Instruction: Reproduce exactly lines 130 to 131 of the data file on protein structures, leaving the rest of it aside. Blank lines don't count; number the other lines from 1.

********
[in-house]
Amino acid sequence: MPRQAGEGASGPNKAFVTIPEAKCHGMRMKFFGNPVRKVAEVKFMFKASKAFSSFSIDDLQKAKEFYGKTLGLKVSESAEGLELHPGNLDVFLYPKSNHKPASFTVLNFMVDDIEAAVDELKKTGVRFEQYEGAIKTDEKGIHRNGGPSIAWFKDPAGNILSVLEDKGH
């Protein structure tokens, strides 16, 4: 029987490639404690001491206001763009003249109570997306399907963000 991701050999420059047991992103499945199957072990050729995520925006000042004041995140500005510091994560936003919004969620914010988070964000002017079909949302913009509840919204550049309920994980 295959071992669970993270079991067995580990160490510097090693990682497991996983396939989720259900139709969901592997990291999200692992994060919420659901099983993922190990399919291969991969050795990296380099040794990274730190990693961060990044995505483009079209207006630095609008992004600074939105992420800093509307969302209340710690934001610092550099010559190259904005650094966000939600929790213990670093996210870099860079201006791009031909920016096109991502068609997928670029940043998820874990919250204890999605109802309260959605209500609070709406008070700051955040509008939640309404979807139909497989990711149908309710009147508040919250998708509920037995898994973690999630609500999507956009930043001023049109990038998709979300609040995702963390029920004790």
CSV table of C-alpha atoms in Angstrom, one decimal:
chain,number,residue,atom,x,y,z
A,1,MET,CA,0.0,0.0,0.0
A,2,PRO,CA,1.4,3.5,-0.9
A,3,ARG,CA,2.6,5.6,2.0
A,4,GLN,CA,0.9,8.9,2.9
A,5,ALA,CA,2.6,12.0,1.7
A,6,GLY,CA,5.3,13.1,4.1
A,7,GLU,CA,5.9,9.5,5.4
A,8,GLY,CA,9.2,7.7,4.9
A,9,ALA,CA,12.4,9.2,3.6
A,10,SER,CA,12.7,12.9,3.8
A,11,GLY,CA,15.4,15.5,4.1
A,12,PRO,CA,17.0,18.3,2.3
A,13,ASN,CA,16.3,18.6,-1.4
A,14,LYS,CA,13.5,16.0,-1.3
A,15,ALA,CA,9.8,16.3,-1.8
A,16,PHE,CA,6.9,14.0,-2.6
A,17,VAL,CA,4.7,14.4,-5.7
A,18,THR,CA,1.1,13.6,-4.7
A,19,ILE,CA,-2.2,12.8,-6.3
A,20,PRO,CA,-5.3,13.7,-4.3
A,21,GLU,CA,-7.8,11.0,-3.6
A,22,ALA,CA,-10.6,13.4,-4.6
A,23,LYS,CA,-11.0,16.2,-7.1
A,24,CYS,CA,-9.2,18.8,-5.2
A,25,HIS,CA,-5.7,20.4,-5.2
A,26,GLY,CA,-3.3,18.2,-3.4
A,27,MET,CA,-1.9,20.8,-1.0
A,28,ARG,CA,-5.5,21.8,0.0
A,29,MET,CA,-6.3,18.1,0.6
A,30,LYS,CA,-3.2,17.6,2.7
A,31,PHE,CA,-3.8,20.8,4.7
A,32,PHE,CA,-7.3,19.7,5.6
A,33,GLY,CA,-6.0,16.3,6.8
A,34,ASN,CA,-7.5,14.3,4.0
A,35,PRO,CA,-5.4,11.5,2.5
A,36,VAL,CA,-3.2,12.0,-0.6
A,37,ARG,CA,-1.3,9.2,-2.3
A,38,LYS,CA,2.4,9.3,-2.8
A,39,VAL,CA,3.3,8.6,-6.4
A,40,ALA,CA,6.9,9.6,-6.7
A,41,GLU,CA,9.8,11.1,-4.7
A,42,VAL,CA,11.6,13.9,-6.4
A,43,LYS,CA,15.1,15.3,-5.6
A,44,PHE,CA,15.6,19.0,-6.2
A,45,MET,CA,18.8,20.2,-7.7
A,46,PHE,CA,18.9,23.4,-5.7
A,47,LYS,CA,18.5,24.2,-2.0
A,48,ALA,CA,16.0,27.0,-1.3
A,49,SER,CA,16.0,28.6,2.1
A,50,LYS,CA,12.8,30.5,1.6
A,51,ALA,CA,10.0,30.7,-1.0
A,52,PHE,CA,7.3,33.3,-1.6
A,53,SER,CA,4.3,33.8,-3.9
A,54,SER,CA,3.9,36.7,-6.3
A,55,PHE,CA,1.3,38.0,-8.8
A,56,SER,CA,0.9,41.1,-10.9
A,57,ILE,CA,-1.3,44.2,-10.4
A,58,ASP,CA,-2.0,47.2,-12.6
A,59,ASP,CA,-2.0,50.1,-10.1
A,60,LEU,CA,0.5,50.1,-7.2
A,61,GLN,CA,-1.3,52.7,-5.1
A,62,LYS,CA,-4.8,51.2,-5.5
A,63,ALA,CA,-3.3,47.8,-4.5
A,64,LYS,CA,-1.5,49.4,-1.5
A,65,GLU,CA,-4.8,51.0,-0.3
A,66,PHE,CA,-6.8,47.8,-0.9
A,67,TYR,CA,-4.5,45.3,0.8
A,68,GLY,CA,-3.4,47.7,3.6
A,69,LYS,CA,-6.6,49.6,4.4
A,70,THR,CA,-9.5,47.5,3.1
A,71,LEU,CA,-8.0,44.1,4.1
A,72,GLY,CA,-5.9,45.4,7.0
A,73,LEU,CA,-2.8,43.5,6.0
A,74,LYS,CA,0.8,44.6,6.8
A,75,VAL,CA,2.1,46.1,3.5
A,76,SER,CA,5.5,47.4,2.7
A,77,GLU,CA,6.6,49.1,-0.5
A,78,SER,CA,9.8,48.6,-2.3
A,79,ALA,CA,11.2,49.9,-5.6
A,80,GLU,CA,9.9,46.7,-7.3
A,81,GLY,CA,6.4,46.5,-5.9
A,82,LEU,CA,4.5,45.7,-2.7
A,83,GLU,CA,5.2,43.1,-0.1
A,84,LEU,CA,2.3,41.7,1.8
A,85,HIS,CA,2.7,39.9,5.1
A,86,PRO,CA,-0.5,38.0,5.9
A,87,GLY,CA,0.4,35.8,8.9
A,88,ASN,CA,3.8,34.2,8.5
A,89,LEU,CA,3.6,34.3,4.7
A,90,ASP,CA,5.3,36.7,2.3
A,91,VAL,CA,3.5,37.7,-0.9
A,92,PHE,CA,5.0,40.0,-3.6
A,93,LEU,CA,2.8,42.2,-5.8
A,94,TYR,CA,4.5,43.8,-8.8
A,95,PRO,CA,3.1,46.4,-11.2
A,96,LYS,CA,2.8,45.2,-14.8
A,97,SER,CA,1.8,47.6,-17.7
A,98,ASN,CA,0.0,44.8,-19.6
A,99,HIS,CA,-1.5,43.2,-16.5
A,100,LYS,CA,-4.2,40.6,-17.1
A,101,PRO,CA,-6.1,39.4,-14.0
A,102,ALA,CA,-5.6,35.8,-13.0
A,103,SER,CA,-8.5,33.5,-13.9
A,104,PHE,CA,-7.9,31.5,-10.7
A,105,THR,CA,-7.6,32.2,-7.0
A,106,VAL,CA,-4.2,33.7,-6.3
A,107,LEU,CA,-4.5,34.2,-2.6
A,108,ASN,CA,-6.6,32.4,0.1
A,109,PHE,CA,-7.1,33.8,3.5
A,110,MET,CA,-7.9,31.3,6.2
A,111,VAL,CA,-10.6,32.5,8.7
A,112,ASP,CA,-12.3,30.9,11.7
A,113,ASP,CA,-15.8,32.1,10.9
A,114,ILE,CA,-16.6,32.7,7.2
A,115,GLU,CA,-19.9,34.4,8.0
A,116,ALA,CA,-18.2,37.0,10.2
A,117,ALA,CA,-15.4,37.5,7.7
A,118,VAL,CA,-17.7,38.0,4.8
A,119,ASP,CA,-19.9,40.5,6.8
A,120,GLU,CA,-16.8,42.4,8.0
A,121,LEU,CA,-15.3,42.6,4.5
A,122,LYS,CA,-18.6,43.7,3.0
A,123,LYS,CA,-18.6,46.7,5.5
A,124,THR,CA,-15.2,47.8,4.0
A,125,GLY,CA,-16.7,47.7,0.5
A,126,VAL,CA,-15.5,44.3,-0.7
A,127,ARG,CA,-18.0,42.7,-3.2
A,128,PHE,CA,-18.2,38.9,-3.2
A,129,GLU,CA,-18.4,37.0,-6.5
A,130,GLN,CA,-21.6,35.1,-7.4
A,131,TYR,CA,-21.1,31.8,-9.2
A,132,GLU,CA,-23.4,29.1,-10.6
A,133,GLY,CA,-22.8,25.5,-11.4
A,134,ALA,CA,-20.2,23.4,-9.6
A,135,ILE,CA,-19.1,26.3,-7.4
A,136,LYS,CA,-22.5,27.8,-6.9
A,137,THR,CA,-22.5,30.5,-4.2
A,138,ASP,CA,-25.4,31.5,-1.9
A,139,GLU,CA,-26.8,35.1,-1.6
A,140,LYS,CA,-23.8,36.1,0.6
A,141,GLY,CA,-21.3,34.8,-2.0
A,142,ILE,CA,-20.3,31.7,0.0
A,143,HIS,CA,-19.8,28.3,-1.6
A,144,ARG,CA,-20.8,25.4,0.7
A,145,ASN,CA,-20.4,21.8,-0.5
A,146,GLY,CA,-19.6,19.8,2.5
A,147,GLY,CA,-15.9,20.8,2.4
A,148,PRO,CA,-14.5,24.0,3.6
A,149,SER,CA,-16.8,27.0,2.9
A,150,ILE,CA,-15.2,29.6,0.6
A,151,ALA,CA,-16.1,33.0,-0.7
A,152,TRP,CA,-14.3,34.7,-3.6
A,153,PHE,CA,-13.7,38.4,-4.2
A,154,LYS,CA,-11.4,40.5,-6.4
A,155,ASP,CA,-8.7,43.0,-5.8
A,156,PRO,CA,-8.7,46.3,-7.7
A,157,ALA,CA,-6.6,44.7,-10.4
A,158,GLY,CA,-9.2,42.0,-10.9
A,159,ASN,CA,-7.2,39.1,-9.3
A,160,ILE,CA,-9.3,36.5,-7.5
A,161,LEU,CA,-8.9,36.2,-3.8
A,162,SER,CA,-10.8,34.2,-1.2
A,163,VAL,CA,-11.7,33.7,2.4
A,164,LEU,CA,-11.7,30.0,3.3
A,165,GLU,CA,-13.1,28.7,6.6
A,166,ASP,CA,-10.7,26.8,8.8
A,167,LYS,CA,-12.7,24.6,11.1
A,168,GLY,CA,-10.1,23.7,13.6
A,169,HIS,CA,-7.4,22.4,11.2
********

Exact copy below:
A,125,GLY,CA,-16.7,47.7,0.5
A,126,VAL,CA,-15.5,44.3,-0.7